Leading Idea: Teaching Challenging Texts

Leading Idea:  Teaching Challenging Texts

Parshat Tazria-Metzora  is a challenging text -as such, it offers us a number of teaching  opportunities:

(i) the opportunity to deal with what is usually considered a ‘difficult text’ – its difficulty lies in:

  • the distance the subject seems to have from contemporary life,
  • in the fact that it is not exactly clear which disease or sets of diseased these terms  refer to (  se’eth שְׂאֵת, sappachath סַפַּחַת, bahereth בַהֶרֶת and Tzara’at צָרָעַת) – for further information you might like to go to the Encyclopedia Judaica’s entry on Tzara’at
  •  to its technical dryness of delivery
  • and added to this, is its association with Miriam’s punishment of Tzara’at.

(ii) the  opportunity to model a different way in which Jewish tradition interprets Biblical text.  This is to see the Torah as if all was simultaneously present – where the meaning of one passage gains its meanings through other passages in which the same issue is dealt with or the same events mentioned.  The section on Tzara’at in this parashah is often interpreted in light of Miriam’s Tzara’at as ‘punishment’ for Lashon hara (Bamidbar 12:1-15).  Reading Vayikra with this text in mind we might ask why it is the Kohen who examines scally conditions of the skin (why is the spiritual leader rather than someone with medical knowledge?) and why recovery from such a state requires ritual offering (including the intriguing requirement of bringing two birds as offerings – one to be slaughtered and one to be set free). Linking tzara’at with the ‘moral disease’ of lashon hara – speaking evil of others,  or gossiping – is one way of responding to these questions. This is reinforced by the third text from Devarim, which links  what happened to Miriam back to the role of the Levites in parshat Tazria-Metzora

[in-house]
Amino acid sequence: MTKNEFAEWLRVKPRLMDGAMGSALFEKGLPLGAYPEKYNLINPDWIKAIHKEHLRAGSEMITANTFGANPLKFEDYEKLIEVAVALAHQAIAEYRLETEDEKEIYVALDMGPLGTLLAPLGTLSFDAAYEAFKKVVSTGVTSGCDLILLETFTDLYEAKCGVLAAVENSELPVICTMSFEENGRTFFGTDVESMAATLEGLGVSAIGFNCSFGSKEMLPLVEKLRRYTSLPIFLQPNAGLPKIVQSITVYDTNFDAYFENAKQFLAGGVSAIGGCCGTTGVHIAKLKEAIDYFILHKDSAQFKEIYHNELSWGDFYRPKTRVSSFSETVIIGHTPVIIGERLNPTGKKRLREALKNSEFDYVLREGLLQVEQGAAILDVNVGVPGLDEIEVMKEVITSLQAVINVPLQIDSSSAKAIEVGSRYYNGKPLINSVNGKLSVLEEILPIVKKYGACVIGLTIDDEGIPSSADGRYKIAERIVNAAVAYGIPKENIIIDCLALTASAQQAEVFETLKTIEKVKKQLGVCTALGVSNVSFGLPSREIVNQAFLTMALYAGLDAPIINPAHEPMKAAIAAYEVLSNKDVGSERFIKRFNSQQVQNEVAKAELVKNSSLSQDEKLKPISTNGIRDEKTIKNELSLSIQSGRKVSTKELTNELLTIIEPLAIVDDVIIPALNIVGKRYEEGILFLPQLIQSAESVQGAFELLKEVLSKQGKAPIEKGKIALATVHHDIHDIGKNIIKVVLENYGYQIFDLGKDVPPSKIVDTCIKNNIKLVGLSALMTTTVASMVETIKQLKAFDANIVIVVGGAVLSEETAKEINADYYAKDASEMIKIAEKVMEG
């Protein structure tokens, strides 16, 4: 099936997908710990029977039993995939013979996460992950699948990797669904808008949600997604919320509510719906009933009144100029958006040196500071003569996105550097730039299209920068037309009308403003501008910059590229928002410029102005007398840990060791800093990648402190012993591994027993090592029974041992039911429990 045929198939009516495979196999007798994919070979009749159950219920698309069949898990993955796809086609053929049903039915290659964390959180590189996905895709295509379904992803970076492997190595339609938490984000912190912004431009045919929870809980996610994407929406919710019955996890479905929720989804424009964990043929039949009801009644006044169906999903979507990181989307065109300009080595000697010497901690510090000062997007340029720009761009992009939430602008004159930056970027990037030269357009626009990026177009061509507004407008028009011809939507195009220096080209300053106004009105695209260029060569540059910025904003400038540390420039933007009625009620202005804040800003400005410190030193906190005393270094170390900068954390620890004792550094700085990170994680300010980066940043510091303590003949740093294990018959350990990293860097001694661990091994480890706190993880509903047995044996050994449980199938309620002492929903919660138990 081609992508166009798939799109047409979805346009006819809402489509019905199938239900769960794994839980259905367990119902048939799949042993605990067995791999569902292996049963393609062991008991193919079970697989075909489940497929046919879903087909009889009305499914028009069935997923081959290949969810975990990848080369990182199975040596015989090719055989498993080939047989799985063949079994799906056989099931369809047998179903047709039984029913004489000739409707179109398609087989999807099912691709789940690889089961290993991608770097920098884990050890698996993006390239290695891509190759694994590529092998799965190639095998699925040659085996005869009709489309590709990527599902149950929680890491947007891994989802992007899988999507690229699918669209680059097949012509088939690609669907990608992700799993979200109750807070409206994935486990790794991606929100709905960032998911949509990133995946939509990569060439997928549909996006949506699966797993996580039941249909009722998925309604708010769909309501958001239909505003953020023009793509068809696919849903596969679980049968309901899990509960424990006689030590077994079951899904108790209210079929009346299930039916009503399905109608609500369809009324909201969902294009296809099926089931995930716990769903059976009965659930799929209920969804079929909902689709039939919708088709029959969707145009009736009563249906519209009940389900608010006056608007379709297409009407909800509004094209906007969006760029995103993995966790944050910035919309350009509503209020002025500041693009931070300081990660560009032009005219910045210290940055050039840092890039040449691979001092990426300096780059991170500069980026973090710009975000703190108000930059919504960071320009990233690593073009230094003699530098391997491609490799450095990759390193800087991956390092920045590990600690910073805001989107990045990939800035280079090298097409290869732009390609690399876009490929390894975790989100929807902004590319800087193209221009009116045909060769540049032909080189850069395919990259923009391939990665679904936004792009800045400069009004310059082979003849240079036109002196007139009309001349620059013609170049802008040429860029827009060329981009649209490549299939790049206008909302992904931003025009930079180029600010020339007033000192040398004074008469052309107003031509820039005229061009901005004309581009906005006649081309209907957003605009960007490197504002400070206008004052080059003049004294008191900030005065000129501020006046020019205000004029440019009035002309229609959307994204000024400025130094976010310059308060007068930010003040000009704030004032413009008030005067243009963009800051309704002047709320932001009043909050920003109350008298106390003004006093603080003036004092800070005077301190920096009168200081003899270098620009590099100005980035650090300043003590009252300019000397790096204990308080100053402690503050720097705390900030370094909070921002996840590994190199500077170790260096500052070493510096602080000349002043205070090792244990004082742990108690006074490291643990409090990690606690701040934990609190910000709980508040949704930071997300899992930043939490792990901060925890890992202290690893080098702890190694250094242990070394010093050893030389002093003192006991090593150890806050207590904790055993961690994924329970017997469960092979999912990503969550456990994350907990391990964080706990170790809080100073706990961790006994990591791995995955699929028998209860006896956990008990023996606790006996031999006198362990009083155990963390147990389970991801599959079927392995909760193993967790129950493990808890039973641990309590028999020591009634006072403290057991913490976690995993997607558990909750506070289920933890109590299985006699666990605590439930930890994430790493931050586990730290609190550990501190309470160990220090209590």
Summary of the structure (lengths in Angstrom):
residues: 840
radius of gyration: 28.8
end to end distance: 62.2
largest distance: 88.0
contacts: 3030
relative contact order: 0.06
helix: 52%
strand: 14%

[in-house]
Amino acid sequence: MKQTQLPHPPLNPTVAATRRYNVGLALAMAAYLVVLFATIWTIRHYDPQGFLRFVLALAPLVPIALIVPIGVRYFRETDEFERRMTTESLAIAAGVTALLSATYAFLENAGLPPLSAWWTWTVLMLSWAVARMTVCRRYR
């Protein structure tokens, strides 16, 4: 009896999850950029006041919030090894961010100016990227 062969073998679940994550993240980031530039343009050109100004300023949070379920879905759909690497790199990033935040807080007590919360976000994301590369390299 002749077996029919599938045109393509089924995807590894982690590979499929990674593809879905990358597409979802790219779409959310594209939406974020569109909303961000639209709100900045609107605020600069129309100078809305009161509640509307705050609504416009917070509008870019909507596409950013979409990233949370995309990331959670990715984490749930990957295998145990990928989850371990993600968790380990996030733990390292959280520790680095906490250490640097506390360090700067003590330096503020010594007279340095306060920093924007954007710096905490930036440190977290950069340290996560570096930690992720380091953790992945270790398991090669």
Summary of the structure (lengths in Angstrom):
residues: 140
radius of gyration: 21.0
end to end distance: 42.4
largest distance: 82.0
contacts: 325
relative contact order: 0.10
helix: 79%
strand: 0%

Reading all three texts with your students  is  a lot of reading
For Primary school: As a strategy, you might want to read the first text from Vayikra around the circle, then pause to take a few questions, then have the teacher read the next two texts (from Bamidbar and Devarim), or tell the story from Bamidbar in their own words  and then read the third, and then raise more questions as a group.
For Middle School and High School: As a strategy, you might want to read the first text from Vayikra around the circle, then pause to take a few questions, then either continue to read the next text in the circle (from Bamidbar),or nominate  characters  (Moses, Aaron, Miriam, God, narrator) and have them read it as a dramatic reading, and then read the final text from Devarim together before turning to raise more questions as a group.

(iii)  Another opportunity presented by this text – or perhaps a challenge – concerns teaching this text in its context.  In order that this parashah has meaning for the reader, we need to check that our students understand many of the terms that are mentioned, and of the relationships  between the different  characters. This will require stopping during the reading and checking that students have the context in which to understand what is going on. This is especially the case when all three texts are used together.  For example, the passage in Bamidbar, dealing with Aaron and Miriam’s action,  may require narrative context to be given (where and when is this taking place? What is the tent of meeting?). In the case of  the short text from Devarim insight can be gained by looking at its immediate textual context  which deals with moral behaviors (reinforcing the connection between of tzara’at  and moral/spiritual issues).